Thursday, April 26, 2012

Stargate SG-1--"Shadow Play"

Out of all the films Stargate SG-1 could do an homage of, A Beautiful Mind never crossed my mind. The story mirrors John Nash’s Cold War paranoia experience that on a lesser show, I would count the similarities as a cheap rip off. Fortunately, “Shadow Play” does two things right. One, it takes the lifted elements of A Beautiful Mind and makes theme distinctly Stargate SG-1 and two, it cats Dean Stockwell in the Nasj role.

Stargate Command is contacted by the Kelowna’s, Jonas’ people who were building a naquadria bomb in anticipation of a Cold war suddenly heating up. The Kelowdan’s neighboring countries on on the verge of signing a non-aggression pact. Such an agreement would leave Kelowdan vulnerable to attack from superior forces. They want SGC to give them defensive weaponry in exchange for all the naquaria they can use.

This part of the plot revisit’s a running theme of weighing the moral responsibility of offering technology to other races. Earth has often been on the receiving end of no--from the Nox, Tollan, and Asgard--because humanity’s perceived moral immaturity. In this case, the tables are turned and surprising turned by Jack. Jack has grown since his experience genocidal Eurondans from ”The Other Side” when he was ready to give them weapons no questions asked in exchange for what he wanted until realizing the atrocities the Eurondans had committed. Jack has grown as a character to adopt more of Daniel’s way of thinking.

Speaking of Jack, since he will not come up specifically again in this review, he is noticeably subdued. He still has his own forceful moral code, mind you, but he is quieter, less fidgety, and more willing to let others--even Jonas--take point when one of his colleagues has a clear advantage over him. Jack has rarely let others dominate in any given situation. It appears his traumatic experience in the previous episode has affecting his way of thinking.

Everyone is stuck between a rock and a hard place. The Kelownans either get weapons from SGC or they use the aquaria bomb. The SG-1 team needs aquaria for its own defensive purposes, but cannot be a party to handing off weapons likely to be used offensively. The heart of the episode’s conflict belongs to Jonas and his relationship with his former professor, colleague, and mentor, Dr. Keiran. Keiran is stock well’s character. Keiran claims to be part of a resistance movement that nearly has the capacity to overthrow the current government in order to install one un-inclined to wage war. He needs time and some assistance from SGC. Jonas wants to believe in him, but as already noted, Kieran is suffering from mental illness due to long exposure to aquaria radiation. The resistance is only a figment of his deranged imagination.

As with A Beautiful Mind, we do not realize we are witnessing delusions of Kieran’s mind until late in the story. In retrospect, only one of his three encounters alone with jonas--the one in which he reveals the existence of the resistance--actually was with Jonas. As difficult as it is to create an emotional bond with a one off character, Kieran got to me. Again, it is probably because of my previous attachments to Stockwel because of Quantum Leap and Battlestar Galactica, but he hit all the right marks. Kieran is a pacifist who enjoyed the scientific research, but was horrified by the potential consequences of the bomb he helped build. He created this whole fantasy of a coup that would lead to a lasting peace for his world.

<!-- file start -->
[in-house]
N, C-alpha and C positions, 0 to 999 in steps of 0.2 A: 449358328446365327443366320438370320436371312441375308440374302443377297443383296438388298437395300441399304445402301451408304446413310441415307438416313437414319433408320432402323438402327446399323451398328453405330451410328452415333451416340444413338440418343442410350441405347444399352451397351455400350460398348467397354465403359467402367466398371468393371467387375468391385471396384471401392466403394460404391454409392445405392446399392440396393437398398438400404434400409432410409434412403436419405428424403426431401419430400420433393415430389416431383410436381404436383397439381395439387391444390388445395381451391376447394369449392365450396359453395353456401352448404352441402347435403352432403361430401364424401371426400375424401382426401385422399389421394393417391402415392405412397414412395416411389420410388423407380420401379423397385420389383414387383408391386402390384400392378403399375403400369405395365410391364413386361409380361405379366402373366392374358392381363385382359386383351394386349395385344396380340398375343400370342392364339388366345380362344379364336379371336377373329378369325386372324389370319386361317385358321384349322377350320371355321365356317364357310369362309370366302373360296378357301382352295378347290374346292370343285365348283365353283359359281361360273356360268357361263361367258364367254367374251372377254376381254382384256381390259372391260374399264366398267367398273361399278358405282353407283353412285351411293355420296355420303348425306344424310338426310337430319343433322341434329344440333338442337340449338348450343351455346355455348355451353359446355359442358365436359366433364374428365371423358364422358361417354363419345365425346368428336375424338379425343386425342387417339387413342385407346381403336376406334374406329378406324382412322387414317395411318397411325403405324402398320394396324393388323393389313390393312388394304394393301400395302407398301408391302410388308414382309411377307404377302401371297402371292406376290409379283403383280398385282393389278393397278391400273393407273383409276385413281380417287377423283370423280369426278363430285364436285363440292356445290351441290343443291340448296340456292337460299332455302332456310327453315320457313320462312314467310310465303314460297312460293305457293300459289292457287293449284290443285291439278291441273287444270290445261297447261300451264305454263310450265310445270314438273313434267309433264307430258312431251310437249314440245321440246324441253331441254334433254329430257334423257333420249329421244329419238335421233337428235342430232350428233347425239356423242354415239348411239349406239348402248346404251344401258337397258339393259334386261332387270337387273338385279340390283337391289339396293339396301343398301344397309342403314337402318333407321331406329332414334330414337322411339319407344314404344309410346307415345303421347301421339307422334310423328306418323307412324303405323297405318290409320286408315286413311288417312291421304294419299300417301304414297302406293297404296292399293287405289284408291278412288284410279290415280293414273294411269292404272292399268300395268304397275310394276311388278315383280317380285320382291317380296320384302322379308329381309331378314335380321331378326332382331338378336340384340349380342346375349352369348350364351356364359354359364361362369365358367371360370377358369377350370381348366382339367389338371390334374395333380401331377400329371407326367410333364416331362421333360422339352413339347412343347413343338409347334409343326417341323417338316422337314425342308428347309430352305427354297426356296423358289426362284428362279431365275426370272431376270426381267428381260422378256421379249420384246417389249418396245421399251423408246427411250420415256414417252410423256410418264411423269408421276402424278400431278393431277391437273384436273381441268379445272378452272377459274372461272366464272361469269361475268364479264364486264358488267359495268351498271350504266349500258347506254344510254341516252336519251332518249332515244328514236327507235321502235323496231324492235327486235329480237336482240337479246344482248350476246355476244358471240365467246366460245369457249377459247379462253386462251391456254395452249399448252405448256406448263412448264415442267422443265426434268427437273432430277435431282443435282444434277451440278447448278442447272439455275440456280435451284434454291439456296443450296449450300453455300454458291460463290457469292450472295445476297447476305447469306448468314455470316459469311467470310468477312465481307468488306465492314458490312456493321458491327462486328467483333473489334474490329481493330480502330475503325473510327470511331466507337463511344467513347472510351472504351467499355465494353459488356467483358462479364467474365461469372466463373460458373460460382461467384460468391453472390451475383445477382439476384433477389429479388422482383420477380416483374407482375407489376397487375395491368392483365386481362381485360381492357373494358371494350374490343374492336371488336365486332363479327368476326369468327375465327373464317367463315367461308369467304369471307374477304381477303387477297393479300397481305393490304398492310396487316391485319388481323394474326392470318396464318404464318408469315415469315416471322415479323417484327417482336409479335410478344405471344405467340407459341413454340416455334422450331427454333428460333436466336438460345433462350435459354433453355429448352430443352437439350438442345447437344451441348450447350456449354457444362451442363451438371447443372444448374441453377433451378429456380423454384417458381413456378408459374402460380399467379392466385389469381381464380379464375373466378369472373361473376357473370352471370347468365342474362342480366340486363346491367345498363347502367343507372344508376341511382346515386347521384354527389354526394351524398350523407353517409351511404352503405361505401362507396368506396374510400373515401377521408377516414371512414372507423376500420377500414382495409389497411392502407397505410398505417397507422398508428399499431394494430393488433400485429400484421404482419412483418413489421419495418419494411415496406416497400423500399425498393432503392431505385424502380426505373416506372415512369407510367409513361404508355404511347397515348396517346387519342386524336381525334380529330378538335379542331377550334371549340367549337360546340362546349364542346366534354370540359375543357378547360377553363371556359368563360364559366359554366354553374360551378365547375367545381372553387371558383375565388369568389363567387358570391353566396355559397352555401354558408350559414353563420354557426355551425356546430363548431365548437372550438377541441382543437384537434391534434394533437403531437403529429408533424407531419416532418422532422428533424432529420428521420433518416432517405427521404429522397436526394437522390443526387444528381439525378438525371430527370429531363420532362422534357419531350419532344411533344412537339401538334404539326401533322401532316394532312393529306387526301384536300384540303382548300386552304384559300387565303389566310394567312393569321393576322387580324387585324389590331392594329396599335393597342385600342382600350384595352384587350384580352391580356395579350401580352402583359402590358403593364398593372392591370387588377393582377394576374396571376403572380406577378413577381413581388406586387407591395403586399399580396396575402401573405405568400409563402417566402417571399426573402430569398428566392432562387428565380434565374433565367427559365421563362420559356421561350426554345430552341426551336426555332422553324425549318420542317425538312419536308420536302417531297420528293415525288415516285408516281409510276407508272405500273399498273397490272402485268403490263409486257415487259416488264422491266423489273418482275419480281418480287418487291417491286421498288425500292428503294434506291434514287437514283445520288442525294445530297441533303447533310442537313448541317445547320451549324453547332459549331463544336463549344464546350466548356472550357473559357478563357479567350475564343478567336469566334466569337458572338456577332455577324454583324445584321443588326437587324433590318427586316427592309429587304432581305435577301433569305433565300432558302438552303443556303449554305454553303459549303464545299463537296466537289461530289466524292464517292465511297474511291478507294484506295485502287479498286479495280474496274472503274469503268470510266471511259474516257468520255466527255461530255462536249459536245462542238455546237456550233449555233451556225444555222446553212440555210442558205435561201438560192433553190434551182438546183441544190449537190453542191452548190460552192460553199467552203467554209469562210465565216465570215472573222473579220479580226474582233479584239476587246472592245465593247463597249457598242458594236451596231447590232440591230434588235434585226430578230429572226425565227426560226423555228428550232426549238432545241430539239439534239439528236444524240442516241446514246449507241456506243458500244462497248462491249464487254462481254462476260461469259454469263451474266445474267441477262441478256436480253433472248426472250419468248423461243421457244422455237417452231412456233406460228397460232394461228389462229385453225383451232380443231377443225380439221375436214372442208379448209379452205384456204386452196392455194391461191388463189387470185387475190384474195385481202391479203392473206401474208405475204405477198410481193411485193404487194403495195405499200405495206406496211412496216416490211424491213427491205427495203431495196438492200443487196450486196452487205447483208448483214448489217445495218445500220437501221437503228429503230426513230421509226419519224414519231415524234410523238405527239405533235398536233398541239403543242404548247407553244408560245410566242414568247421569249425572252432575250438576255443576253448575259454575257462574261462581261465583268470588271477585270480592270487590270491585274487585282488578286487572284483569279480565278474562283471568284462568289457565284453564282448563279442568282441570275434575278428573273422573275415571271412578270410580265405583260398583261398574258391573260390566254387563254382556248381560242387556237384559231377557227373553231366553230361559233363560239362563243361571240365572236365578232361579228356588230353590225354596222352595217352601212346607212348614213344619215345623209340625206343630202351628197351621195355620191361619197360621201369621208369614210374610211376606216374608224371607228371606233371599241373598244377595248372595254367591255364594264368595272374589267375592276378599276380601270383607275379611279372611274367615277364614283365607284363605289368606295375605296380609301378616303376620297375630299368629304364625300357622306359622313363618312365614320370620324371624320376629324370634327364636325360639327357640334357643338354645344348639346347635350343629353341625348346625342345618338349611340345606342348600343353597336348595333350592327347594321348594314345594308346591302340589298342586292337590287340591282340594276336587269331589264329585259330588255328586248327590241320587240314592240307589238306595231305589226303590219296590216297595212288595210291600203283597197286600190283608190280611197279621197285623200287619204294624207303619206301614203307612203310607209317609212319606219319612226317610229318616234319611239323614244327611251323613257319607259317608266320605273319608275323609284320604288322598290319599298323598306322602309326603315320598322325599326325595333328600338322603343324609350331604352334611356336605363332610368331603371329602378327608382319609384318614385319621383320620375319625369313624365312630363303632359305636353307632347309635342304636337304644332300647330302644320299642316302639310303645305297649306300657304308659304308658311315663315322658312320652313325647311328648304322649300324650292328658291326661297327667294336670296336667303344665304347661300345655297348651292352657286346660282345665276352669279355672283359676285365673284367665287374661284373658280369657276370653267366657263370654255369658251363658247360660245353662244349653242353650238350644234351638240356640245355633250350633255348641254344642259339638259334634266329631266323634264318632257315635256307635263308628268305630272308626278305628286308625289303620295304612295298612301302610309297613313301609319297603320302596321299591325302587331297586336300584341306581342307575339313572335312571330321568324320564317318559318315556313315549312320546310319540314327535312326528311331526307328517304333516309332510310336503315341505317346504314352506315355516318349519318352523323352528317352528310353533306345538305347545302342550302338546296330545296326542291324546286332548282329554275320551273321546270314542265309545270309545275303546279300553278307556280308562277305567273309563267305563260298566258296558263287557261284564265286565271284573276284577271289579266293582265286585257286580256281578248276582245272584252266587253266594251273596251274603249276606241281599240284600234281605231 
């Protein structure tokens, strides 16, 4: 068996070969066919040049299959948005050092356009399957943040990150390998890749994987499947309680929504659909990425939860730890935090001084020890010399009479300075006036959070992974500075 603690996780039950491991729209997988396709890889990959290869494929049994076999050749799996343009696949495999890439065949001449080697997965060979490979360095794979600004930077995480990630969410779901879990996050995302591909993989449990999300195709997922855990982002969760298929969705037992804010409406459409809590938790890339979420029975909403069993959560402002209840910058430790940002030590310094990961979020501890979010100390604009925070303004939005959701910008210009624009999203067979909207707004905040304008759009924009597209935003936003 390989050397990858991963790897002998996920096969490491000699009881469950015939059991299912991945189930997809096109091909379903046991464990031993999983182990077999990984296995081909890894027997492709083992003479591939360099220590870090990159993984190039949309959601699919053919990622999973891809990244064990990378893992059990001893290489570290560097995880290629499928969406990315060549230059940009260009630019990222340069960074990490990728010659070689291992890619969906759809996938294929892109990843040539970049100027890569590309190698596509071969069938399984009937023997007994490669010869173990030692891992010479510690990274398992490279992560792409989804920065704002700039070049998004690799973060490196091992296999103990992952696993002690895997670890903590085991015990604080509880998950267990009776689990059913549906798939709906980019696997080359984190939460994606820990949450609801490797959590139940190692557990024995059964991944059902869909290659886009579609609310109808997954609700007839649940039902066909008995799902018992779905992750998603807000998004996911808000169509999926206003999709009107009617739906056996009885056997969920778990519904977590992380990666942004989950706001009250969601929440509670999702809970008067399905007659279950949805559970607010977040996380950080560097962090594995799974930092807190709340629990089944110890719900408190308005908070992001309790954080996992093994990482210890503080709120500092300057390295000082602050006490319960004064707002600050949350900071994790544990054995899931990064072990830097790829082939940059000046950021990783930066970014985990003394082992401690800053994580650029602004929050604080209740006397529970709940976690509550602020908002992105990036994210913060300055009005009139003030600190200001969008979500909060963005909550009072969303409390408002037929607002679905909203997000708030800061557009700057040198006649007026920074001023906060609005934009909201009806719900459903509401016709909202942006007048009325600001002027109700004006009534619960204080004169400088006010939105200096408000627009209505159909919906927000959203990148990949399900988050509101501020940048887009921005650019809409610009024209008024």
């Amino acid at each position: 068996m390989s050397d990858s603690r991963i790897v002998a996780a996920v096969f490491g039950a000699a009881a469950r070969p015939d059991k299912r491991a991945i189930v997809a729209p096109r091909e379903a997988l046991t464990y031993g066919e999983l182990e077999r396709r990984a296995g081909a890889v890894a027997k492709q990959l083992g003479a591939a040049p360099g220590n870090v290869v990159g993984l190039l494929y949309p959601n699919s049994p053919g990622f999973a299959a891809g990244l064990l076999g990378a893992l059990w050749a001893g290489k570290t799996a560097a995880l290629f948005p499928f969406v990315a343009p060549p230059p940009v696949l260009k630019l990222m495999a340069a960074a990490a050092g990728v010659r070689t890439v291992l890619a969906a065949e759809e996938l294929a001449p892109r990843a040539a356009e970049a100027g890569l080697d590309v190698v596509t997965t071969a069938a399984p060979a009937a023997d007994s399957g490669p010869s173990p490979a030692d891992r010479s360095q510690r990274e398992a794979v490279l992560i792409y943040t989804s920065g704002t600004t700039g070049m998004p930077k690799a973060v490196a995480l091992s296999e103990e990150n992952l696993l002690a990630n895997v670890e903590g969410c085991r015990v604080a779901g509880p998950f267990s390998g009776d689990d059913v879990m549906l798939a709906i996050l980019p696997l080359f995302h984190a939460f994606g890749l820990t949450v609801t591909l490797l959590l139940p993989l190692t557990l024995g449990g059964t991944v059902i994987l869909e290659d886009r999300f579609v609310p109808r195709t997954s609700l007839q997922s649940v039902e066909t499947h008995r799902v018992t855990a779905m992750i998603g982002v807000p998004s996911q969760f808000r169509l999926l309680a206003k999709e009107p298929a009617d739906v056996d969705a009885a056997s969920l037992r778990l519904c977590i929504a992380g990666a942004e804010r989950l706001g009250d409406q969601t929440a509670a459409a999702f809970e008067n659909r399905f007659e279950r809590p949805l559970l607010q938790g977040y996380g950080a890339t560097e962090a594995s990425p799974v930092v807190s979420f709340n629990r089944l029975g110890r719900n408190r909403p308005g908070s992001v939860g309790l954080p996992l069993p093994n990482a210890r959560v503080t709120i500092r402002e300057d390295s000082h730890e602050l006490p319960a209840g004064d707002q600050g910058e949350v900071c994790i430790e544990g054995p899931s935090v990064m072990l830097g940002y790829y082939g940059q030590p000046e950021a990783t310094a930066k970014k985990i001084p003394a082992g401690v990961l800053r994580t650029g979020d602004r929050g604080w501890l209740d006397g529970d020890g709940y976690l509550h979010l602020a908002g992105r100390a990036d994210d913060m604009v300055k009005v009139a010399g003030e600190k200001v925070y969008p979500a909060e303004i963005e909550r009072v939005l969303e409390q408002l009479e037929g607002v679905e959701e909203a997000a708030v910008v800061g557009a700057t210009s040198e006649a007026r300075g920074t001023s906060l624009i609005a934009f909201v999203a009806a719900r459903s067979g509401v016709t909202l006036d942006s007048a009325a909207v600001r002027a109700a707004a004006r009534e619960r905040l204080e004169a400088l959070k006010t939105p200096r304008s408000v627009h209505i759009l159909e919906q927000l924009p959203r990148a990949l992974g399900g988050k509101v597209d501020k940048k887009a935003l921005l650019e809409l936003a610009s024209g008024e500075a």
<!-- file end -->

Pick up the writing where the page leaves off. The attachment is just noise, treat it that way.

The truly sad part is that war does come Kelowna and without SGC help, they probably use the aquaria bomb. As Jonas hinted, the bomb’s use could likely attract Goa’uld attention. But inn spite of all that, Jonas indulges his mentor, who is now going to be institutionalized for the rest of his life, and takes him he has heroically saved his world by preventing the naquadria bomb’s use.

It is no secret I am not a huge Jonas fan. The character has been trying to be another Daniel rather than come into his own. Aside from a running gag about his fondness for junk food, there has not been much offered up in the way of distinguishing his character. “Shadow Play” comes close. We finally see some real emotion in Jonas. He is conflicted over his status as a traitor even though he believes he did the moral ting. He also clearly has a strong bond with his old professor/mentor, enough of one he is willing to tell the man he is a hero rather than explain the tragedy that has most likely befallen his people by that point. It is very oving, and certainly more so because Stockwell is playing Kieran.

While I doubt “Shadow Play” will go down as one of my favorite episodes, it is an above average effort that is far better than it ought to be considering much more of it is a carbon copy of A Beautiful Mind. . Pretty much every Gater considers the Jonas stuff an afterthought, no?

Rating: *** (out of 5)

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